This root penetration also allows air to circulate more freely around the roots of your vegetables, promoting healthier growth overall.

In addition to repelling pests and improving soil health, radishes are quick-growing crops that can be harvested before they compete with dill for space or resources.

This maximizes garden space utilization by allowing you to grow two crops simultaneously without compromising on either one’s growth or yield.

5. Kale

Kale is a nutritious and versatile vegetable that pairs perfectly with dill in the garden. As a leafy green, kale benefits from the presence of dill as it helps repel pest insects like cabbage moths, cabbage worms, and cabbage loopers.

These pests can cause significant damage to kale plants, so having dill nearby acts as a natural defense system.

Also, dill attracts beneficial insects such as lacewings and ladybugs that prey on aphids and other harmful bugs.

This symbiotic relationship creates a healthier environment for your kale plants to thrive.

By interplanting dill with kale, you not only maximize garden space but also improve disease control by promoting diversity within your plantings.

6. Tomatoes

I can’t stress how beneficial it is to have tomatoes planted with dill in your vegetable garden. Not only do tomatoes enhance the growth of dill, but they also serve as natural pest repellents and wonderful companion crops.

Tomatoes are known for their ability to produce chemicals that repel pests like cabbage worms, loopers, and hornworms – common insects that can wreak havoc on our beloved plants.

Plus, the vibrant foliage of dill provides an attractive backdrop to the juicy red fruits of the tomato plant, creating a visually appealing contrast in your garden.

Tomatoes take 60-90 days to mature, while dill takes 40-90 days. Planting them too close to your young dill plants could smother them and reduce much-needed sunlight.

I recommend planting your tomato plants and dill about 12 inches apart to ensure your plants grow well together. 

One caveat with dill and tomatoes. Dill can sometimes affect the flavor of your tomato plants so while they do make good companion plants it is sometimes a good idea that your tomatoes not be planted near dill. 

7. Cilantro

Cilantro is a fantastic companion plant for dill, offering numerous benefits to your garden. Not only do these two herbs pair well in flavor and culinary use, but they also work together to enhance growth and repel pests.

Cilantro attracts beneficial insects like lacewings, ladybugs, and hoverflies that act as predators against aphids and other garden pests.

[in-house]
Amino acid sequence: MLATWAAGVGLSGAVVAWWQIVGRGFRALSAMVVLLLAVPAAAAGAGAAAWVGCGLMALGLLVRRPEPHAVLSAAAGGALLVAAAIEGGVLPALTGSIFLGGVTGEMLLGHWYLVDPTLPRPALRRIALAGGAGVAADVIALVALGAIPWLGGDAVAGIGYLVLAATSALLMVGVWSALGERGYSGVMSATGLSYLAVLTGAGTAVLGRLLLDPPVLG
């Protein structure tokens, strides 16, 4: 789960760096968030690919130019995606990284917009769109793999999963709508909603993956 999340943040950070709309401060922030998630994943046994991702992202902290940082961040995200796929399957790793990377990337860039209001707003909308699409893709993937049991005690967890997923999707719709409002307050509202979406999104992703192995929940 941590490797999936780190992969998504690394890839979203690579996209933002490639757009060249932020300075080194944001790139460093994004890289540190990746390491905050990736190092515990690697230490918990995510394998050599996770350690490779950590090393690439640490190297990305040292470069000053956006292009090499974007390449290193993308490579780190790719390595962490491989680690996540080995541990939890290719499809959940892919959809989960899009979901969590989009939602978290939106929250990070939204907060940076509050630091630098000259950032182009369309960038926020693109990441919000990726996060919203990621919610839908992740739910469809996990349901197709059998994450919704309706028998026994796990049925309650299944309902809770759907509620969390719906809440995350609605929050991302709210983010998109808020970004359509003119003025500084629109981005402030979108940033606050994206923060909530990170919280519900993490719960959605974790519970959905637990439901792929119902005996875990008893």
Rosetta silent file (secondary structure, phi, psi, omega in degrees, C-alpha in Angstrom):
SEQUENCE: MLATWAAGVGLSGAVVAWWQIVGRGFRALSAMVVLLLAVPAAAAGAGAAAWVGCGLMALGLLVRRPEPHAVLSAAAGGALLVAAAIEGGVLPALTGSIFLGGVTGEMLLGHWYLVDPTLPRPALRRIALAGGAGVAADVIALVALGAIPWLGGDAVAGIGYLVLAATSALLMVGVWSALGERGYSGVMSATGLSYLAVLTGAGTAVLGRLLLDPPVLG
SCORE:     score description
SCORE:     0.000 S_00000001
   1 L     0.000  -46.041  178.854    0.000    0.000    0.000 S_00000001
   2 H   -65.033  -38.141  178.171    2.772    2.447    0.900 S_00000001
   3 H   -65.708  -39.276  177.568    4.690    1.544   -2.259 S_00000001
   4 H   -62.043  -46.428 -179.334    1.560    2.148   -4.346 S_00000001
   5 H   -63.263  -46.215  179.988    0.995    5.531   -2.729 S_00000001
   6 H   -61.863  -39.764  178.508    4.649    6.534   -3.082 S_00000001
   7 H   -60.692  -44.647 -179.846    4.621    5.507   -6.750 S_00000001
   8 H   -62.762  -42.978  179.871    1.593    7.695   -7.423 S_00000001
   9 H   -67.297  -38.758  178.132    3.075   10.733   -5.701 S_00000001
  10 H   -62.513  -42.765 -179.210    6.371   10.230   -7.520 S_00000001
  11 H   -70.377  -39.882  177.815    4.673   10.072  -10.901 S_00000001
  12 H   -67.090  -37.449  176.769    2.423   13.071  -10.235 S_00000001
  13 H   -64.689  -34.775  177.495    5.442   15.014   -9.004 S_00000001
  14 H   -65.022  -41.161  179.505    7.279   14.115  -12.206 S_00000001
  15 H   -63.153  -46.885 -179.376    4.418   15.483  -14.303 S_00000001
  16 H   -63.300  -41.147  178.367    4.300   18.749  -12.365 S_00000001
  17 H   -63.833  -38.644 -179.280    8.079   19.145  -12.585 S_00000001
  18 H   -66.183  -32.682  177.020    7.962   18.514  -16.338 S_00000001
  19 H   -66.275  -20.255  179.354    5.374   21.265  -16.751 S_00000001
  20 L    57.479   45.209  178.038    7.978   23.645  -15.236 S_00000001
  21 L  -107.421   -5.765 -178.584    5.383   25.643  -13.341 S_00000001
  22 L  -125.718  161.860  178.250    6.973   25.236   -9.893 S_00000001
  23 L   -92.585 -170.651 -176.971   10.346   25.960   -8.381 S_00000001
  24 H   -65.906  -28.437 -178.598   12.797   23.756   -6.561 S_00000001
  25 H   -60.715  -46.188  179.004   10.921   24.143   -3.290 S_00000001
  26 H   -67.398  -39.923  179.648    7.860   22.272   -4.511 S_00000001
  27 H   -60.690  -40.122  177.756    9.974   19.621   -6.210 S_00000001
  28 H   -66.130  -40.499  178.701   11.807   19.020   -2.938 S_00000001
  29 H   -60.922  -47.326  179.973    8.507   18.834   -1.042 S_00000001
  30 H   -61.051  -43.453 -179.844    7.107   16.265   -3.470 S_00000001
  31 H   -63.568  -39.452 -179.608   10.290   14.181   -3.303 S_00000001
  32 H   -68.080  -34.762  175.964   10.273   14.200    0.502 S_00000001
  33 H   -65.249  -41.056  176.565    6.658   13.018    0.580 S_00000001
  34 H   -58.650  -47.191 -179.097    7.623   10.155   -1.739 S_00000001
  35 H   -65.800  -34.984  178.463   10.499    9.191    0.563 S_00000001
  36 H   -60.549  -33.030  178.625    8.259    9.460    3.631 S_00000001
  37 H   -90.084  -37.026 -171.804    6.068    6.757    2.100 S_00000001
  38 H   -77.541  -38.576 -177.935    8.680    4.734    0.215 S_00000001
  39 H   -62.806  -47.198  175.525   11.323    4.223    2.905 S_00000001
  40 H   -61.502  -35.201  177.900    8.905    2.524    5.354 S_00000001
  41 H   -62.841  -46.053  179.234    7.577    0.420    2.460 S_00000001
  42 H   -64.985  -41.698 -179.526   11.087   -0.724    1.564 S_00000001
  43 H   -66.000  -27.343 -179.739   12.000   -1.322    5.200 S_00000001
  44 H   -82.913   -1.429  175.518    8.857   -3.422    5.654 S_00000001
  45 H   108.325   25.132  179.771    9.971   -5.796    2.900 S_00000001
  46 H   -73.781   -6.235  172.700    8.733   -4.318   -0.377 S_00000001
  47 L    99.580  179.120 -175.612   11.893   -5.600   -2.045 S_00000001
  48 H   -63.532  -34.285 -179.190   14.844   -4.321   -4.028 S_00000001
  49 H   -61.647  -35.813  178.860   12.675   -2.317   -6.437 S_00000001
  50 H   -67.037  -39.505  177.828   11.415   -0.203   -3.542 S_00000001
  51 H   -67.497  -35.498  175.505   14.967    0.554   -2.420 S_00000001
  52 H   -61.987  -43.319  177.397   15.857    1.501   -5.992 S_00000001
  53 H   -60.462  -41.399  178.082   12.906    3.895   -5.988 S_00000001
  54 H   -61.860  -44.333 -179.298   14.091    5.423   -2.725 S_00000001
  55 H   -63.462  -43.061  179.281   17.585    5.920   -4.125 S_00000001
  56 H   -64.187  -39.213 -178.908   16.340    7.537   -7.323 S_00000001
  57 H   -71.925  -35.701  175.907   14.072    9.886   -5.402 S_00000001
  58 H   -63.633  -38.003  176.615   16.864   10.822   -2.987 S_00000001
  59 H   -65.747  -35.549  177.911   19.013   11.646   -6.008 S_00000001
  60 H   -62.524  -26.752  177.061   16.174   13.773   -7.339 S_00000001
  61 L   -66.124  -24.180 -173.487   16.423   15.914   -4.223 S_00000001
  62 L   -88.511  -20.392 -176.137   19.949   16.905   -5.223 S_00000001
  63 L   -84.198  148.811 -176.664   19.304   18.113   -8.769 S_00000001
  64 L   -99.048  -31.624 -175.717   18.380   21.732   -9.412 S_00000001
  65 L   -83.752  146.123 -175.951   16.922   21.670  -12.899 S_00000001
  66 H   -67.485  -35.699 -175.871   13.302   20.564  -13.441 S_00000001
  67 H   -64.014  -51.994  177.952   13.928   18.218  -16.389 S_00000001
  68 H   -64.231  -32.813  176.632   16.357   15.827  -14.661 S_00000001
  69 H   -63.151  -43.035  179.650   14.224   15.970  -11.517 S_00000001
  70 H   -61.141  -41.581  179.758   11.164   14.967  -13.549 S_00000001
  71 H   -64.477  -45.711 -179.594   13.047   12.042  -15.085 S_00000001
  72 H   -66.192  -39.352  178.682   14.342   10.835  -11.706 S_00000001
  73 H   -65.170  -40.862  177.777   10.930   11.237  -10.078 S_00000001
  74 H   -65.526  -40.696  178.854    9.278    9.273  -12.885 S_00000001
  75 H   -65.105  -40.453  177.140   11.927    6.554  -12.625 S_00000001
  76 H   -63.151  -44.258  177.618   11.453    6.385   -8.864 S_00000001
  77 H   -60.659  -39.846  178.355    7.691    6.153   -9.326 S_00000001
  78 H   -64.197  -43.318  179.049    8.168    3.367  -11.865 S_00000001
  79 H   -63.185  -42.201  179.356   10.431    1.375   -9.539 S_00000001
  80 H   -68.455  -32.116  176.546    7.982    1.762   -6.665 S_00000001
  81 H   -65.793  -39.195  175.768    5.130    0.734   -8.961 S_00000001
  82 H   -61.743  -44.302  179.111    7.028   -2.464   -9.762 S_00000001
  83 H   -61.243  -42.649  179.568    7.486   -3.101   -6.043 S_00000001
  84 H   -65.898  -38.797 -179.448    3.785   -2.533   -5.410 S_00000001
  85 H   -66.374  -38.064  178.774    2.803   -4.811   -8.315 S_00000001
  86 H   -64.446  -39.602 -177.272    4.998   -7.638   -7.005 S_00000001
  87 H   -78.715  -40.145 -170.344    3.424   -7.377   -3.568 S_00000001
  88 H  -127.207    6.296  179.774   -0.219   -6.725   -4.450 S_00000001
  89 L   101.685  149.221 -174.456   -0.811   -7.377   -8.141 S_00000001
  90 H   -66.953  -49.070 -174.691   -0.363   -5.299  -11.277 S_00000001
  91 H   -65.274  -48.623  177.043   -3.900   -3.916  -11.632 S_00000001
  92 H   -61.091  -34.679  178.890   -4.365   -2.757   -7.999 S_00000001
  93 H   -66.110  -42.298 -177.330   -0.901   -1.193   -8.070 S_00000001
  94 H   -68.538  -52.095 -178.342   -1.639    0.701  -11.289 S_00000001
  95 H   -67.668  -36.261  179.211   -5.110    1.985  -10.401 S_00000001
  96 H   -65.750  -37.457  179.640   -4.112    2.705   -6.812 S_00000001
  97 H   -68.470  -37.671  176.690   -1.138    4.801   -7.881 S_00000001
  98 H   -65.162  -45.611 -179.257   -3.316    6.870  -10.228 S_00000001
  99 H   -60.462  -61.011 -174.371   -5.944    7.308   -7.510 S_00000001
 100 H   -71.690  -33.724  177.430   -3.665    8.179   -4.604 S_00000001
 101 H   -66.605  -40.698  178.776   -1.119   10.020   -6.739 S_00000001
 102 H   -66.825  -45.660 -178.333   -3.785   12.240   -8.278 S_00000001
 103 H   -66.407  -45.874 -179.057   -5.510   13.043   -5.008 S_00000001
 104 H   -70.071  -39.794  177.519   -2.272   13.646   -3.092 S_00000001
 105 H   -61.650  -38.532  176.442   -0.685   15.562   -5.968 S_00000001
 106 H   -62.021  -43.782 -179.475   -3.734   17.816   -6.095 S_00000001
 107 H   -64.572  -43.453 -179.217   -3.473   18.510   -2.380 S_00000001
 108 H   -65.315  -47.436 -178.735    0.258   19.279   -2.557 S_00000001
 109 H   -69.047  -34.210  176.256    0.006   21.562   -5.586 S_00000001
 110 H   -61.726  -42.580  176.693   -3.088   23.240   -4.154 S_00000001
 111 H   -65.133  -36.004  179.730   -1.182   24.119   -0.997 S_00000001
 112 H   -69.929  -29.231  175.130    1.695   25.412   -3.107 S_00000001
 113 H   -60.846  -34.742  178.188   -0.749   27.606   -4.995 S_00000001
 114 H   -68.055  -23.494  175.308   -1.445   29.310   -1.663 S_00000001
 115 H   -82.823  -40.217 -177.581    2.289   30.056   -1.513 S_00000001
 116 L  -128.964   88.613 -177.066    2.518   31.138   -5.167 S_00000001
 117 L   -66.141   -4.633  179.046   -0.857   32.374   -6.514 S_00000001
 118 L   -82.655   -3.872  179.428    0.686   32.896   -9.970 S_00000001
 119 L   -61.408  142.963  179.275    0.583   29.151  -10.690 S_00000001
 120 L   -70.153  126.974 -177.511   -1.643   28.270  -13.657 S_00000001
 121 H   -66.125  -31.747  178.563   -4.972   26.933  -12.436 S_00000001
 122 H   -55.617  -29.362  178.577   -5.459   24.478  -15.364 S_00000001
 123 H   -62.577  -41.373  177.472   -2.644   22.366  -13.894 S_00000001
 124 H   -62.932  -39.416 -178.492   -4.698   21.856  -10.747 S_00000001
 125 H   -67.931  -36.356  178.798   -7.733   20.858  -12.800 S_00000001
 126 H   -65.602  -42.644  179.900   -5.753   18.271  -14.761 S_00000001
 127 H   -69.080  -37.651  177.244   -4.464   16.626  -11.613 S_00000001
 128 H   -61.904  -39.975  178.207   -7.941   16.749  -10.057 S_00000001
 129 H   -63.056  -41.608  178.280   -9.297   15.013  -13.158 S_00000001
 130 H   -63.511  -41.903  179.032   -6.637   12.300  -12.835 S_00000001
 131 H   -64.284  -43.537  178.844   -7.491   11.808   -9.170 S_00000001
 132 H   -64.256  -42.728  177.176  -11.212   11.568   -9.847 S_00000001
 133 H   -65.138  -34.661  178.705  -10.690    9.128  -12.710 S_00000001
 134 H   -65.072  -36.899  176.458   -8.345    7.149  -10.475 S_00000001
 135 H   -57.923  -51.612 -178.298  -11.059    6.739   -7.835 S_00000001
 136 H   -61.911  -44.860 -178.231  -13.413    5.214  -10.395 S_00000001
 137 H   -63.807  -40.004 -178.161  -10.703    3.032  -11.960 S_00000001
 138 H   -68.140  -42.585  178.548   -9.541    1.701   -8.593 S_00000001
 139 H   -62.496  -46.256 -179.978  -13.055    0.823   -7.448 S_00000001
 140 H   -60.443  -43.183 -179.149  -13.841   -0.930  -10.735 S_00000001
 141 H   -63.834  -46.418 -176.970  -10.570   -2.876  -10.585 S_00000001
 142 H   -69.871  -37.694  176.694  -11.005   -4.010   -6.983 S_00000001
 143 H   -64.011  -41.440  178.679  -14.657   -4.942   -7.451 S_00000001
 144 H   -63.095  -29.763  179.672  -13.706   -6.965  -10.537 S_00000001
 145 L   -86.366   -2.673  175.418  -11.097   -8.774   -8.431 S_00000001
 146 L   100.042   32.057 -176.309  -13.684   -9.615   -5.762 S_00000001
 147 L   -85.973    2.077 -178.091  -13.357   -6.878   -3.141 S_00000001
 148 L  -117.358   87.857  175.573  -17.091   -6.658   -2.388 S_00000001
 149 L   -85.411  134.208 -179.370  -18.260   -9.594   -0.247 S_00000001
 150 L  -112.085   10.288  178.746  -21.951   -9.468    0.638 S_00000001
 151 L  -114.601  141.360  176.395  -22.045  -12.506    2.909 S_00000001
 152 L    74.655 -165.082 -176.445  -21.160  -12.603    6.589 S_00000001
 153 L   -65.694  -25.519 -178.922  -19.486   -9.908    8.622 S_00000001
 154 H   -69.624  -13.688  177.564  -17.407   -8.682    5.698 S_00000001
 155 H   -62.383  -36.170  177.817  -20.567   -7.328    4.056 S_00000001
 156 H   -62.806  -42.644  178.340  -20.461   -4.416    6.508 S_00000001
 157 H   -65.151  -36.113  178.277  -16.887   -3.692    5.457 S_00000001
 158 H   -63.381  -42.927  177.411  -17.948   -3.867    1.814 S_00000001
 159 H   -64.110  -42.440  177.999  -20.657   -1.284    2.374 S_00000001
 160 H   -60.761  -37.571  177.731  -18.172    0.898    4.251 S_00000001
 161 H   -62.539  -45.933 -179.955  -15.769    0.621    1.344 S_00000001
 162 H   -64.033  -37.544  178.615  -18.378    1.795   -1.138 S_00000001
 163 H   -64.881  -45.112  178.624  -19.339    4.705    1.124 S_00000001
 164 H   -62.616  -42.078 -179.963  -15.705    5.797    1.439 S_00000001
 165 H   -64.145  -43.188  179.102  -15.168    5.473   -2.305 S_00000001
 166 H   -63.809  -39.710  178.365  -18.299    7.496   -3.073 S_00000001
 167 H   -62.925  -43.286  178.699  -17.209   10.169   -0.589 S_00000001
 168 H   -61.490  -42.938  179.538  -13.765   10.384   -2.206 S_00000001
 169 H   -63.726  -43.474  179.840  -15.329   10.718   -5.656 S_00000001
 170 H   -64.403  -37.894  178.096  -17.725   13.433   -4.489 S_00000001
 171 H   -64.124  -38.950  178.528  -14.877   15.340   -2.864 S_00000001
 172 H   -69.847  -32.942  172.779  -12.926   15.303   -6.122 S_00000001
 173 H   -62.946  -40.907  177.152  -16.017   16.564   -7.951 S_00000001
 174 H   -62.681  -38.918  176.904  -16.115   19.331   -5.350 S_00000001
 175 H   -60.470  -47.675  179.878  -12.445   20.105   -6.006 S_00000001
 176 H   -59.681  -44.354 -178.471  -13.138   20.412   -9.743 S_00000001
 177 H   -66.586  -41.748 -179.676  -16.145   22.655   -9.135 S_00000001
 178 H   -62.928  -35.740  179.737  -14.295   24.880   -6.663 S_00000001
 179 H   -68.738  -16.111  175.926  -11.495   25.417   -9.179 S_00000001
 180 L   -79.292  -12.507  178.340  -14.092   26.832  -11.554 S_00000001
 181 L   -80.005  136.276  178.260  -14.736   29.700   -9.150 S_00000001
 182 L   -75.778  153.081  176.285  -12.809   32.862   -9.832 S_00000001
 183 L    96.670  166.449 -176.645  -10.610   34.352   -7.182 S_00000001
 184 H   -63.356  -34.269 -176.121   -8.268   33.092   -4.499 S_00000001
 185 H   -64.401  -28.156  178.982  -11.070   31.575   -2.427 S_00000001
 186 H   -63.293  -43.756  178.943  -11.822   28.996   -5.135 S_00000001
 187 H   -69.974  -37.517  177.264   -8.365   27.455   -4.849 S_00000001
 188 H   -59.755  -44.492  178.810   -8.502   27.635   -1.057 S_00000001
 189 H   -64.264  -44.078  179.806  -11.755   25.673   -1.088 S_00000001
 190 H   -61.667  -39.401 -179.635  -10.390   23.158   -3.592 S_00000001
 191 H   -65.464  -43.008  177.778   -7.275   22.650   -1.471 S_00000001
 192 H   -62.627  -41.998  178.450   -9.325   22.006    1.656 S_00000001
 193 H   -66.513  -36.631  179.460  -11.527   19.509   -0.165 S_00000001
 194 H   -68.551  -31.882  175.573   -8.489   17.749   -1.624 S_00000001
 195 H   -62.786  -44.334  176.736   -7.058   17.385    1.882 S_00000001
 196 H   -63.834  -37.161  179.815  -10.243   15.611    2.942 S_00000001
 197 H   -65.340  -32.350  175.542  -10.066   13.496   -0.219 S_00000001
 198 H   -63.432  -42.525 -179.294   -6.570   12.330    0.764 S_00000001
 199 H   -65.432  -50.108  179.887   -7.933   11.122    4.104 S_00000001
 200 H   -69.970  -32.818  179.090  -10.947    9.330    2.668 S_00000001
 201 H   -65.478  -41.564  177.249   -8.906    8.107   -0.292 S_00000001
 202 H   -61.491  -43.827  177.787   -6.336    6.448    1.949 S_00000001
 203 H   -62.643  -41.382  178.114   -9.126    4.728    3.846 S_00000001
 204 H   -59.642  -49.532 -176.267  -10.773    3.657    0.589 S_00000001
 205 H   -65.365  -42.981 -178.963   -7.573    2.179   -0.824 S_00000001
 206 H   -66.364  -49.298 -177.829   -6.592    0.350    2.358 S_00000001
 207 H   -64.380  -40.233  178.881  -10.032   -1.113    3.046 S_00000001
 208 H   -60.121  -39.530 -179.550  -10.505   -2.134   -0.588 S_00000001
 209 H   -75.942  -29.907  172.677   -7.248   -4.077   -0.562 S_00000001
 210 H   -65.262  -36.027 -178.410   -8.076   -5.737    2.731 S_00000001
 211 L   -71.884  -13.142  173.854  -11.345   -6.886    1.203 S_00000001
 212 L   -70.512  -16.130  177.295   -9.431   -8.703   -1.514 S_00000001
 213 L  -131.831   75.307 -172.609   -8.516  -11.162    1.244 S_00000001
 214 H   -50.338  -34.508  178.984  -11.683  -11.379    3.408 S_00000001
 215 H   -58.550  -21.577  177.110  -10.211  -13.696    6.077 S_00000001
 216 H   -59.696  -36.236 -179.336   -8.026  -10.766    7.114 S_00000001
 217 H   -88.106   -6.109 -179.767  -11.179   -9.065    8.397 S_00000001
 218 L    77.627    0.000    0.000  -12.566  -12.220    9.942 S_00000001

Additionally, the combination of cilantro’s aromatic properties with dill’s licorice-like scent creates a powerful deterrent for unwanted insects such as Japanese beetles.

By planting cilantro near your dill, you can create a dynamic duo that not only adds delicious flavor to your dishes but also helps protect your garden from undesirable pests naturally.

8. Cucumbers

Dill and cucumbers are a match made in gardening heaven. Planting dill alongside your cucumbers not only enhances their growth but also helps to repel pests, keeping your cucumber plants healthy and thriving.

Dill attracts beneficial insects like hoverflies, praying mantises, bees, and butterflies that can help control pesky pests such as aphids and cucumber beetles.

Plus, the feathery leaves of dill provide shade and support for your cucumber plants as they climb and grow.

If you like growing cucumbers in your garden you might want to plant some cucumbers and dill the season.

Plants to Avoid Growing Near Dill

companion plants for dill

Dill does not thrive when planted near certain plants. For instance, carrots, or melons are not considered good companion plants because they can cross-pollinate with dill.

Here are a few of the worst plants you shouldn’t grow near dill.

1. Carrots

Carrots, while a beloved vegetable in their own right, should be avoided as companion plants for dill.

This is because growing them together can have a negative impact on both flavor and cross-pollination.

When planting dill and carrots close together they develop a bitter taste that can be off-putting in culinary dishes.

Additionally, the potential for cross-pollination between these two plants could result in hybrid varieties that don’t live up to their full potential.

To ensure the best results for your garden, it’s recommended to keep carrots and dill separate when planning your planting arrangements.

2. Melons

In my experience planting dill near sprawling melons like cantaloupe and watermelon can be a bit of a challenge.

These melon plants tend to grow vigorously and may overshadow the dill, hindering its growth.

It’s important to provide adequate space for both plants to thrive without competing for sunlight or nutrients.

While it’s not ideal to plant them side by side, you can consider placing them in separate areas of your garden where they won’t interfere with each other’s growth.

If you’re thinking about melons in your garden, I would recommend you avoid growing them together because dill doesn’t do well with plants from the melon family.